Pubdate: Mon, 23 Nov 2015
Source: Albuquerque Journal (NM)
Column: Business across the border
Copyright: 2015 Albuquerque Journal
Author: Jerry Pacheco
Note: Jerry Pacheco is the executive director of the International 
Business Accelerator, a nonprofit trade counseling program of the New 
Mexico Small Business Development Centers Network.


Latest Supreme Court Ruling Could Radically Reshape Nature of Illicit 
Drug Trade With U.S.

The United States has a very sensitive relationship with Mexico 
pertaining to illegal drugs.

It is constantly claiming that Mexico has been lax in assisting in 
the interdiction of illegal drugs that are produced or staged in 
Mexico and shipped to destinations within the U.S. American 
policymakers and would-be presidential candidates point to the 
corruption within the Mexican government that is fueled by the 
billions in revenues of illegal drugs that Mexico's cartels send to the U.S.

Mexico always responds with the obvious: There would be no illegal 
drug problem between the two countries if U.S. drug users were not 
creating this lucrative market.

Years ago, admitting to or being accused of drug use in Mexico was 
shameful. I remember when calling somebody a "marijuano/ marihuano" 
(pot head) in Mexico was an insult. During the past two decades, 
Mexico has seen its internal drug use rise, much as is the case in 
developed countries. As northbound illegal drug shipments have risen 
since the 1960s, powerful officials in the Mexican government allowed 
a tolerance for drug gangs and cartels to conduct their operations, 
as long as they did not disrupt the nation's normal course of business.

On the other hand, if you were a Mexican citizen caught with an 
illegal drug, such as marijuana, you were subject to prosecution, 
heavy fines and possible jail time. In 2009, the Mexican government 
changed the law to decriminalize small amounts of possession 
depending on the particular drug. For personal use, drug users were 
allowed up to 5 grams of marijuana, 50 milligrams of heroin, 40 
milligrams of cocaine, 0.015 milligrams of LSD and 40 milligrams of 
methamphetamine. People caught with amounts below the maximum limit 
were no longer subject to criminal prosecution.

And now, the law could be changing even more drastically in Mexico. A 
group called "la Sociedad Mexicana de Autoconsumo Responsable y 
Tolerante (the Mexican Society for Responsible and Tolerant 
Consumption or "SMART" by its Spanish acronym) filed a lawsuit 
claiming that Mexico's historic approach to drug policy infringed on 
private rights and has been ineffective in a general sense. 
Furthermore, SMART argued that there is no hard evidence that the 
legalization of marijuana could result in increased drug use and the 
underworld that it creates.

In response to the suit, this month, the Supreme Court of Mexico 
ruled in favor of SMART, and declared that the four individuals 
representing this group will now be able to grow and distribute 
marijuana if it is for personal use. The Supreme Court stopped short 
of ruling that Mexico's drug policy, as it affects individual 
citizens, no longer applies. However, this initial ruling has the 
potential of revamping that nation's drug policy by allowing Mexican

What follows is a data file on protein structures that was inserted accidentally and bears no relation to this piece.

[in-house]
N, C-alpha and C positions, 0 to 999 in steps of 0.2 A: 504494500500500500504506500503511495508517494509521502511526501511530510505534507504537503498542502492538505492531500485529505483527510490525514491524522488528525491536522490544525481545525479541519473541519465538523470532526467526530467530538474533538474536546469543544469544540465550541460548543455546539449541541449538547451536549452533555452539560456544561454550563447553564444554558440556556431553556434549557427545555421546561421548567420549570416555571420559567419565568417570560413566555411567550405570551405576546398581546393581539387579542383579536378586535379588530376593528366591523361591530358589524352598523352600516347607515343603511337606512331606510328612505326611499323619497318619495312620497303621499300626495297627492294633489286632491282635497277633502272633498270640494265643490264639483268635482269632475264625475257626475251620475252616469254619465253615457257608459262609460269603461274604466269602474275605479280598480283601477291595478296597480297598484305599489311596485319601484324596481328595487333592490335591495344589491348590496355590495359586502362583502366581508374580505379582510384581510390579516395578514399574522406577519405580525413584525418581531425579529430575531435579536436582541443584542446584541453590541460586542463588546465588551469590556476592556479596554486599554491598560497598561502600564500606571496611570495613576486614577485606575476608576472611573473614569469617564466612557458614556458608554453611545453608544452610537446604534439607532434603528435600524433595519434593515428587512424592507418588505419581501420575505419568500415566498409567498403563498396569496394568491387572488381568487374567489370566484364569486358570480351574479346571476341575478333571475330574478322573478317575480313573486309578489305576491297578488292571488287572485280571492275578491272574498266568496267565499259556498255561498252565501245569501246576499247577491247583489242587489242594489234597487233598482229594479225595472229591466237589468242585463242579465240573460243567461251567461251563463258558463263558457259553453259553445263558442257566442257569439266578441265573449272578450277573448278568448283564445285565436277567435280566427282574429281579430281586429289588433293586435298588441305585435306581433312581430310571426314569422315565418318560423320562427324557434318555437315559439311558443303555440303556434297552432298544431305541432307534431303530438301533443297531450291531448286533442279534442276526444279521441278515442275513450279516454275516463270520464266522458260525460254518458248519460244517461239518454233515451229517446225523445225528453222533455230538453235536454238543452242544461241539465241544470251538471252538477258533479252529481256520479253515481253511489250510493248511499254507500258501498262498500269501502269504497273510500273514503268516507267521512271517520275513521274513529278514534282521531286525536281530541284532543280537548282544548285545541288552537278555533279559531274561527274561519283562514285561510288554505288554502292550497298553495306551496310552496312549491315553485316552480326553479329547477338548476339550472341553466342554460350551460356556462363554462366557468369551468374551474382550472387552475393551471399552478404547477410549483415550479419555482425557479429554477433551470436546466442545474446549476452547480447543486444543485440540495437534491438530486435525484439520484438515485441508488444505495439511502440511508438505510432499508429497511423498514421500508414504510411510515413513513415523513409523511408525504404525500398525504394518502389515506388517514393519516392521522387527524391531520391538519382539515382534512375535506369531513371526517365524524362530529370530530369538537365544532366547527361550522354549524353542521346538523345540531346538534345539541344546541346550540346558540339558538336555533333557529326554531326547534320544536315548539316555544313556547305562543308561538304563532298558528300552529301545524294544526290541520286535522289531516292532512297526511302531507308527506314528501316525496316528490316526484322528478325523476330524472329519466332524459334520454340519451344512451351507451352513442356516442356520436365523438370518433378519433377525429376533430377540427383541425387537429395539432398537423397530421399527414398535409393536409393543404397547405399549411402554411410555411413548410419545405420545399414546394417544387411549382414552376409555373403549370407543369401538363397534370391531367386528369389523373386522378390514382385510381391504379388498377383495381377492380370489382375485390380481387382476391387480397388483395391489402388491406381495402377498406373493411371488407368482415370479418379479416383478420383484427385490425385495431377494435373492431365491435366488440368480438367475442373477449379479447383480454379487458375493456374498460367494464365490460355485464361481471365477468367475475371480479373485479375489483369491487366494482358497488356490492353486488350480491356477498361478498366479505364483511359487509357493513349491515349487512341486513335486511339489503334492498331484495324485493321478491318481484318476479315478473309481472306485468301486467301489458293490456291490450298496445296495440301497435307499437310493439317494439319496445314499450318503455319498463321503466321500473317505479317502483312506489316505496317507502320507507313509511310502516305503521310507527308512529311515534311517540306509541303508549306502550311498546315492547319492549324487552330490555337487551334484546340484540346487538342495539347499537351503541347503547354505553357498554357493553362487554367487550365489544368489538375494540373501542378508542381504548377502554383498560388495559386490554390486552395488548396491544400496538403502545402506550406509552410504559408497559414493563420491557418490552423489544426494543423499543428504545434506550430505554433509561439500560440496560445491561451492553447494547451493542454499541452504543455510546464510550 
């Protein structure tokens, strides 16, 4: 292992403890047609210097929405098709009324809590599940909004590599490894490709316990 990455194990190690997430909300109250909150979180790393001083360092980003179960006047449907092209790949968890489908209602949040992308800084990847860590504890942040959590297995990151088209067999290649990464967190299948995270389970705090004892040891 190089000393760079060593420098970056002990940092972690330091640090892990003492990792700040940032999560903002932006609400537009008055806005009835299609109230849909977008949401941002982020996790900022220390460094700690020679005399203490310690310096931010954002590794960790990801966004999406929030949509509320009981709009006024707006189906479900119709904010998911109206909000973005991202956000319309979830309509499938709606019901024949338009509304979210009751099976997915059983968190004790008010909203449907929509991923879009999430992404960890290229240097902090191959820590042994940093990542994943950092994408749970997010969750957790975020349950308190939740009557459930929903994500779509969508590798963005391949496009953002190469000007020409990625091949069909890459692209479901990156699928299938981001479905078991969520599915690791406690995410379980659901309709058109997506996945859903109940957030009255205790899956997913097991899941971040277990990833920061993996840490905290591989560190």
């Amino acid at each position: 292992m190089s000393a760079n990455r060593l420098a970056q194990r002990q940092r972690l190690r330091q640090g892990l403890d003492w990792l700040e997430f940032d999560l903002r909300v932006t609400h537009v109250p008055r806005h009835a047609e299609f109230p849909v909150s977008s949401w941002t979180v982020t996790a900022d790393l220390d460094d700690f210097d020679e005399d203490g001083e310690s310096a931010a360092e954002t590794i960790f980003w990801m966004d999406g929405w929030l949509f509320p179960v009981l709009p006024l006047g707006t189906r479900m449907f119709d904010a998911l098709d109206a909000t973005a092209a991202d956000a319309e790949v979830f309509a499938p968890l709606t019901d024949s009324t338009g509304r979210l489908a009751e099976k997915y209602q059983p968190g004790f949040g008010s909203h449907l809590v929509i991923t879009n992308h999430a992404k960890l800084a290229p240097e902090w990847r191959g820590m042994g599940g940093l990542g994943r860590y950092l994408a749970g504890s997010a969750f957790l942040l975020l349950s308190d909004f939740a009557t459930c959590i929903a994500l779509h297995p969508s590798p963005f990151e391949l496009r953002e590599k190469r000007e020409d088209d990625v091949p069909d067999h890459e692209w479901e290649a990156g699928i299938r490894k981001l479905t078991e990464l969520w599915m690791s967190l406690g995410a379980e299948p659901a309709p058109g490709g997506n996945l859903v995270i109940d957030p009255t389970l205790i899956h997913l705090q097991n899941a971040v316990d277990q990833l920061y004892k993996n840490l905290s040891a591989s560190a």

citizens to grow and consume marijuana for personal use.

The ruling creates a series of questions on many levels. First, how 
will this affect the dynamic of Mexico's internal drug structure and 
will this have any effect on the cartels? Because the U.S. is the 
biggest illegal drug consumer in North America, and most likely the 
world, allowing Mexican citizens to grow and consume their own pot is 
probably not going to affect the cartels in a major sense. However, 
if the law is applied in the macro sense, it will probably embolden 
certain people to produce not only for their own consumption, but 
also to overproduce for commercial purposes in order to make a little 
money. This could open up a whole new can of worms and result in a 
contrary effect.

Secondly, the ruling will have a way of normalizing marijuana as a 
subject in Mexico. After the Supreme Court handed down its verdict, 
Chihuahua Gov. Cesar Duarte publicly announced the possibility that 
states such as Chihuahua could examine the possibility of producing 
medical marijuana for export. He stressed that this has to be studied 
carefully and all aspects need to be considered. This is certainly a 
progressive stance that would have been unthinkable for a Mexican 
governor to propose even a couple of years ago.

By easing its nation's marijuana laws, could Mexico inadvertently 
attract foreign tourists who will not be so fearful of traveling to 
that country to partake of this drug? It is unclear if the changes in 
the law will apply only to Mexican citizens (most likely), not 
foreigners. However, could the apparent change in approach that the 
Mexican government is taking embolden foreigners such as Americans to 
visit Mexican cities, particularly in the border region, to get high?

Mexican President Enrique Pena Nieto is expressing concern over the 
Supreme Court's latest ruling and the speculation of what it means 
for the country in the long run. The U.S. government, with its own 
debate over the legalization of marijuana, will also be watching closely.
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MAP posted-by: Jay Bergstrom